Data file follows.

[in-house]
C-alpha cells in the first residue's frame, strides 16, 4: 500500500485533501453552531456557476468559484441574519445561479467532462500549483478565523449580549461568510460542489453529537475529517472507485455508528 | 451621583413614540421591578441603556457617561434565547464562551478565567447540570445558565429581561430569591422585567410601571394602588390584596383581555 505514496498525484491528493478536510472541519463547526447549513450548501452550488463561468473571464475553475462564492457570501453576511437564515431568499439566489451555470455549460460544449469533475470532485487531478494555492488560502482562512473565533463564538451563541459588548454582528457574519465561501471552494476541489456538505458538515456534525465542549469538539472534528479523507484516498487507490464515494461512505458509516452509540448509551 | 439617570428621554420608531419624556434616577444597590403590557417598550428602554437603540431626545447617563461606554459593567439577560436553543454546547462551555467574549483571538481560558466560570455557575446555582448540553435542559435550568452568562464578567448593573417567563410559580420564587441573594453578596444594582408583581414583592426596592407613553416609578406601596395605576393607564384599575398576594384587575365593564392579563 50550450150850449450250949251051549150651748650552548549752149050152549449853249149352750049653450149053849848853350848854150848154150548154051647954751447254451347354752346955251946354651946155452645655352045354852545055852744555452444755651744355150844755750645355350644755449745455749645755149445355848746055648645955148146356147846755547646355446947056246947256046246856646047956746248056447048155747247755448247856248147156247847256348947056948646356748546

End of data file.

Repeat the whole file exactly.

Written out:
[in-house]
C-alpha cells in the first residue's frame, strides 16, 4: 500500500485533501453552531456557476468559484441574519445561479467532462500549483478565523449580549461568510460542489453529537475529517472507485455508528 | 451621583413614540421591578441603556457617561434565547464562551478565567447540570445558565429581561430569591422585567410601571394602588390584596383581555 505514496498525484491528493478536510472541519463547526447549513450548501452550488463561468473571464475553475462564492457570501453576511437564515431568499439566489451555470455549460460544449469533475470532485487531478494555492488560502482562512473565533463564538451563541459588548454582528457574519465561501471552494476541489456538505458538515456534525465542549469538539472534528479523507484516498487507490464515494461512505458509516452509540448509551 | 439617570428621554420608531419624556434616577444597590403590557417598550428602554437603540431626545447617563461606554459593567439577560436553543454546547462551555467574549483571538481560558466560570455557575446555582448540553435542559435550568452568562464578567448593573417567563410559580420564587441573594453578596444594582408583581414583592426596592407613553416609578406601596395605576393607564384599575398576594384587575365593564392579563 50550450150850449450250949251051549150651748650552548549752149050152549449853249149352750049653450149053849848853350848854150848154150548154051647954751447254451347354752346955251946354651946155452645655352045354852545055852744555452444755651744355150844755750645355350644755449745455749645755149445355848746055648645955148146356147846755547646355446947056246947256046246856646047956746248056447048155747247755448247856248147156247847256348947056948646356748546